Grief, on the other hand, is the emotional response to loss. It is a natural process that typically includes a range of feelings such as sadness, anger, guilt, confusion, and disbelief. Grief can also bring on physical symptoms such as changes in appetite, sleep disturbances, and fatigue.

The process of grieving can vary greatly from person to person. Some people may experience intense feelings of grief immediately after the loss, while others may not begin grieving until much later. The duration and intensity of grief can depend on many factors, including the person’s relationship with what was lost, their coping skills and resilience, their social support network, and their cultural or religious beliefs.

Grieving is a normal part of life, and it’s important to allow oneself the time and space to grieve. However, if grief becomes overwhelming or lasts for a prolonged period, it may be helpful to seek professional help, such as from a grief counsellor or therapist. It’s always okay to reach out for support in difficult times.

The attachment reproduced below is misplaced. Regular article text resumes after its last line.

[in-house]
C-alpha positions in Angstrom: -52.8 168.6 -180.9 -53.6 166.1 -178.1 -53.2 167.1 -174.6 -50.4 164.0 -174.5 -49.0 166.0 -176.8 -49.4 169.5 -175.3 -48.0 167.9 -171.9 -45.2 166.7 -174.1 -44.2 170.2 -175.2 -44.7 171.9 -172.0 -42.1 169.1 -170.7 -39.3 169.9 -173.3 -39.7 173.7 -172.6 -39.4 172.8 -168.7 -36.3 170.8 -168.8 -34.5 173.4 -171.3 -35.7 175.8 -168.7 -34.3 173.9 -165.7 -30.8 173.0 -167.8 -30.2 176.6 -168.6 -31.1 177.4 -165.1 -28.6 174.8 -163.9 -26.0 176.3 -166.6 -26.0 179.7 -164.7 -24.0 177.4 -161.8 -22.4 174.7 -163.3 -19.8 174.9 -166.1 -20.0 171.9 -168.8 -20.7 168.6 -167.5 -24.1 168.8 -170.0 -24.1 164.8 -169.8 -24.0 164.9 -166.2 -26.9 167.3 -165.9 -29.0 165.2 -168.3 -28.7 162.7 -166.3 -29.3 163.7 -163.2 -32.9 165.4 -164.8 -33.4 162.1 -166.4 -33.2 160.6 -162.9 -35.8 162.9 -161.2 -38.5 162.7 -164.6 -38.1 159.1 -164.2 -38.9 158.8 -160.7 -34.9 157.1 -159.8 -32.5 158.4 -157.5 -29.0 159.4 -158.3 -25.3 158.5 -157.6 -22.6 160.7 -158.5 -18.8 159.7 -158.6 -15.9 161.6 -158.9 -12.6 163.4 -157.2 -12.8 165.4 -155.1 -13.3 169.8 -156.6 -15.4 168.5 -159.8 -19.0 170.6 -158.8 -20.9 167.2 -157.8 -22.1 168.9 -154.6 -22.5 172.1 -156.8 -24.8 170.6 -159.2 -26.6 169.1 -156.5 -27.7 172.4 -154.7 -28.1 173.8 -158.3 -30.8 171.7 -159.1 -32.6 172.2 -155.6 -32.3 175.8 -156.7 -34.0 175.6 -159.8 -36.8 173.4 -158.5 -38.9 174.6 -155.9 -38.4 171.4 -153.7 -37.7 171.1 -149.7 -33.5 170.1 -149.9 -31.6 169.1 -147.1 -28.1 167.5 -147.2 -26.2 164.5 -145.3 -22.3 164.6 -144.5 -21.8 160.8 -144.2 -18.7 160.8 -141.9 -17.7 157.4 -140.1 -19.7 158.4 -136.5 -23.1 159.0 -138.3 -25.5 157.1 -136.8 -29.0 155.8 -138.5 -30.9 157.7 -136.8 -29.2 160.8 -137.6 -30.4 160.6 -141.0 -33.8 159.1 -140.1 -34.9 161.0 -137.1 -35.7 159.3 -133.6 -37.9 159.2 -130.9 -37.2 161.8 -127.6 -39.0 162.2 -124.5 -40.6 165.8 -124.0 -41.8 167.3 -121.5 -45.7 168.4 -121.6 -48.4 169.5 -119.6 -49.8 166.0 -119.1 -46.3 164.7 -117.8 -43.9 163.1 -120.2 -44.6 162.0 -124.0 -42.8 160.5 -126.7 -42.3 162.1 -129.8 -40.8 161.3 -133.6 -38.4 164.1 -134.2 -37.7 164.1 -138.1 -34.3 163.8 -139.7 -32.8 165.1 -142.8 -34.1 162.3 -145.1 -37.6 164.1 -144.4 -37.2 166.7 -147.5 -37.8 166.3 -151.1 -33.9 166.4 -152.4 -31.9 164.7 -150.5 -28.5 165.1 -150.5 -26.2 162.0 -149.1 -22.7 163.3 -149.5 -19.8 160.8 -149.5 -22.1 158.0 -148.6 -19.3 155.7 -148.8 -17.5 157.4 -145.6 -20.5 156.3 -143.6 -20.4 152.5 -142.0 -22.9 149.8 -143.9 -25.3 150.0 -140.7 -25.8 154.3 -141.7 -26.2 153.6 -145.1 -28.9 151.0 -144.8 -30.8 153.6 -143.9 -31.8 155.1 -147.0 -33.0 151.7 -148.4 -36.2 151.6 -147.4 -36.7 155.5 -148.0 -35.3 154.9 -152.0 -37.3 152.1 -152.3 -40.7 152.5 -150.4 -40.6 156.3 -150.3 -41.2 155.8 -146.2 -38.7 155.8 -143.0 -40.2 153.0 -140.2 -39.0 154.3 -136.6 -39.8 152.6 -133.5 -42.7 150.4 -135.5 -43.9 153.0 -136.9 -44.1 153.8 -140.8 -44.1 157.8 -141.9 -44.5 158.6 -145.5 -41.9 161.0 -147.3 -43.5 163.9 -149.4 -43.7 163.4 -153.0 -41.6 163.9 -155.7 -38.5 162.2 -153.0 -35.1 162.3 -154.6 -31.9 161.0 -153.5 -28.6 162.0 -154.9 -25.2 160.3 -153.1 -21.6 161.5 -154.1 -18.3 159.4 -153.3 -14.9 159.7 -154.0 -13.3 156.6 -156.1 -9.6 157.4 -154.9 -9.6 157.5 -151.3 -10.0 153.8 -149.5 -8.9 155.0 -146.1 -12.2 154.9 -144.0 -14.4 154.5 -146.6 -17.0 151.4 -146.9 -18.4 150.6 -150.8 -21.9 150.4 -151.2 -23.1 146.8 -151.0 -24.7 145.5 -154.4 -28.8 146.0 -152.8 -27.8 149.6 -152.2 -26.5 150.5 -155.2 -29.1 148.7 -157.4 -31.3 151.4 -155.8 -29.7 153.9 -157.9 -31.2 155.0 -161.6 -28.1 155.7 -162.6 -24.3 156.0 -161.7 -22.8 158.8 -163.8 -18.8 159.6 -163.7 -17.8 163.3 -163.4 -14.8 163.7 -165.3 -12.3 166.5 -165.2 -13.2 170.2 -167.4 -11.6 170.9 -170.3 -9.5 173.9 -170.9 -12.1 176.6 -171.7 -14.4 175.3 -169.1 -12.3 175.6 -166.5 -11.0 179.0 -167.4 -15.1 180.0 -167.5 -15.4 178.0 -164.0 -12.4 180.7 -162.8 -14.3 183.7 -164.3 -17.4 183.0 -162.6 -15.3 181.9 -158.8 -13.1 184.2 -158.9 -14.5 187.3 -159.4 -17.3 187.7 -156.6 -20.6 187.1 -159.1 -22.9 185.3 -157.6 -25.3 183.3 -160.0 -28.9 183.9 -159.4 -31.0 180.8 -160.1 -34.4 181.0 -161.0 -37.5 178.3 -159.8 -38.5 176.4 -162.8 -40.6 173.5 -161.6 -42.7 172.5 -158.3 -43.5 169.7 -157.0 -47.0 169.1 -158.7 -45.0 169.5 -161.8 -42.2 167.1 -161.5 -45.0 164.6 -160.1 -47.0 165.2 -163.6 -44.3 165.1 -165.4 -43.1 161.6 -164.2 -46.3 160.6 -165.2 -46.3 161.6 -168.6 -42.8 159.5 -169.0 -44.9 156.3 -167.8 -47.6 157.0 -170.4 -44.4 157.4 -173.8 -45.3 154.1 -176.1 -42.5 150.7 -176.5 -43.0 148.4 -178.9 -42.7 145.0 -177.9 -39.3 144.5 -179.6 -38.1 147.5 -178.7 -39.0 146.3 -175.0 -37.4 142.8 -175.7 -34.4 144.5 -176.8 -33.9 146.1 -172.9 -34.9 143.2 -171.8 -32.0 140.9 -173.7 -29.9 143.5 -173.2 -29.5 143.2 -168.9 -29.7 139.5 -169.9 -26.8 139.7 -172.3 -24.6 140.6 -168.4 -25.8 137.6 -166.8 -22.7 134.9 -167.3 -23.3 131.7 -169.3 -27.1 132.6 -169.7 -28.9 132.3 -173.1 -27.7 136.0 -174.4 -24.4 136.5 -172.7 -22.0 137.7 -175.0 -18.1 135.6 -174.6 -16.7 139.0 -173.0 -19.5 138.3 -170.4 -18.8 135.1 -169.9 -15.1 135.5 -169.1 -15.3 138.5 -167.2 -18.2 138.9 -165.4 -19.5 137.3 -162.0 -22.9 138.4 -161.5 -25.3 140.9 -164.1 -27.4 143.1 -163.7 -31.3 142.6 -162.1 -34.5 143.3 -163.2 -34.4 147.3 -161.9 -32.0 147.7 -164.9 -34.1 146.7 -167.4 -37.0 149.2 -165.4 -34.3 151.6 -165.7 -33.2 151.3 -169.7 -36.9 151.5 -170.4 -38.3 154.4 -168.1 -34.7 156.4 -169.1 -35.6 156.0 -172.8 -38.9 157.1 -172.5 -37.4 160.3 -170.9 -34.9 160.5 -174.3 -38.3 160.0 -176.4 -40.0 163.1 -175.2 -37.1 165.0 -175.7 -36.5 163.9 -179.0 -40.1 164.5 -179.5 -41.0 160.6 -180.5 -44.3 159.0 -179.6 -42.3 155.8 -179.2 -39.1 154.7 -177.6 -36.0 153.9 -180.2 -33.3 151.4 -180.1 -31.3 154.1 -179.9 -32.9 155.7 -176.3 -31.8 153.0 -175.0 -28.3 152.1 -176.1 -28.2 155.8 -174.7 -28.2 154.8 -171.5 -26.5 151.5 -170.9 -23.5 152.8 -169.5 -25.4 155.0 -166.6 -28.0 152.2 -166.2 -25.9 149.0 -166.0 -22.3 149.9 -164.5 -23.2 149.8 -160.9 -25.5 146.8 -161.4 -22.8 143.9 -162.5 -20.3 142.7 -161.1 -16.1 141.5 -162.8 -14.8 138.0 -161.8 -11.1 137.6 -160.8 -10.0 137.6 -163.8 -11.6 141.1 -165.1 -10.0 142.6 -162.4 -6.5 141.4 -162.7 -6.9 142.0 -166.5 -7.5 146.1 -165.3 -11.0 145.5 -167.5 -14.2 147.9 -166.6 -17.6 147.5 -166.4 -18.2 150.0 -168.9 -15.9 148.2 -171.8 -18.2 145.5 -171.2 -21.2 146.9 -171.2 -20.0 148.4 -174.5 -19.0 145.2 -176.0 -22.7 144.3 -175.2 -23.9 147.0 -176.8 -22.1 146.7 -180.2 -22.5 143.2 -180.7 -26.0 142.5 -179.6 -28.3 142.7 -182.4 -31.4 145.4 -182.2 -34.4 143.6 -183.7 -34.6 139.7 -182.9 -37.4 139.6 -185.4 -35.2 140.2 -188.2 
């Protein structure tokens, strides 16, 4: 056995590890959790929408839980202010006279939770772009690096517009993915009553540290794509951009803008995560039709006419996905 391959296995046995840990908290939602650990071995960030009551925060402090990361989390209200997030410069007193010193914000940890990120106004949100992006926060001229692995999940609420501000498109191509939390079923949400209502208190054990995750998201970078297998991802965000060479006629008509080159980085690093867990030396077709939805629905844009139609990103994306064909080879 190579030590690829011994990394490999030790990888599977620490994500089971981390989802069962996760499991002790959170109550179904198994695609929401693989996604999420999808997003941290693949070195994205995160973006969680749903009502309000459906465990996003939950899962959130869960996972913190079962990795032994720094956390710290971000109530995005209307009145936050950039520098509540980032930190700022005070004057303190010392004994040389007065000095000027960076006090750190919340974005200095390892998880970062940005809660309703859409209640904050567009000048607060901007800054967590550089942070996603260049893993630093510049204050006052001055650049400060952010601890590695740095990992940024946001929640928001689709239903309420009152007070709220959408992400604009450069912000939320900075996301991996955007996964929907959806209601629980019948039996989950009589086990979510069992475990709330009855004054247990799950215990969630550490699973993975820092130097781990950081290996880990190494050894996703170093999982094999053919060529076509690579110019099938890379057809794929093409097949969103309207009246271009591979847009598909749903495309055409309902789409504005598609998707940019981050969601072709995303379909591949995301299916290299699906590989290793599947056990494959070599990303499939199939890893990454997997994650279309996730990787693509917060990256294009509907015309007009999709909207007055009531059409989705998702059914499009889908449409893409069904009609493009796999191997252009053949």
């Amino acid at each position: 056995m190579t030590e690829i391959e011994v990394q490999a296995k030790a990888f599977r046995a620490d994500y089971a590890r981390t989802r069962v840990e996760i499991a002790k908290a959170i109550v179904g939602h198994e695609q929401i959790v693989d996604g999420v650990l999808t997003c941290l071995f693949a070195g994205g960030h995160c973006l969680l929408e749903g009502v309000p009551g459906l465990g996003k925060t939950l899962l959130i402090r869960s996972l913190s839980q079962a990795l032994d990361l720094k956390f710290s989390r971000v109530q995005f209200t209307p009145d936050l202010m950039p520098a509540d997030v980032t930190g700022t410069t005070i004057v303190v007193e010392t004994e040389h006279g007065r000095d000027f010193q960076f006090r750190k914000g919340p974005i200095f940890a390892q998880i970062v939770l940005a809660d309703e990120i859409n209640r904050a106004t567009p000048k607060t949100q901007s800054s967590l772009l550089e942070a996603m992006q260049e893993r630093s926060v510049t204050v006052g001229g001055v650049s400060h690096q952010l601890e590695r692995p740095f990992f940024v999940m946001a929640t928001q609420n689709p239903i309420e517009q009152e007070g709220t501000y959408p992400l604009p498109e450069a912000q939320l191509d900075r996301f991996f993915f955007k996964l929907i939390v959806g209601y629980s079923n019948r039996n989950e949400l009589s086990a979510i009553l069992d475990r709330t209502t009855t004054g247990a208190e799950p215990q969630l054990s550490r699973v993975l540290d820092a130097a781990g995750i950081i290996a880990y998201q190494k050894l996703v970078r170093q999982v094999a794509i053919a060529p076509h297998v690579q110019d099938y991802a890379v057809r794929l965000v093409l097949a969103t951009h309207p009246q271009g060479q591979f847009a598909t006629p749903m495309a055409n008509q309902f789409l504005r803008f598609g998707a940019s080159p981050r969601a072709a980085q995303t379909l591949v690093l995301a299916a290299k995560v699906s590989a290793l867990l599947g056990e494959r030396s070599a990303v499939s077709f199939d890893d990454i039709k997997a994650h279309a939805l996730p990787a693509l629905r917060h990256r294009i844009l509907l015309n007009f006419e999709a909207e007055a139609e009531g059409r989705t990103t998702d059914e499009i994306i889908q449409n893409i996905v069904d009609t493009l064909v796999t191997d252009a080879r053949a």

It’s important to note that grieving is not about “moving on” or “getting over” the loss, but about finding a way to live with it and continuing to form a connection with the lost one in a new way.

Also Read: Instilling the best social-emotional values in children, in a natural way

EuroSchool also provides informal support to grieving children. This includes providing teachers and staff with training on how to support grieving children, and creating a school climate that is supportive and understanding of grief.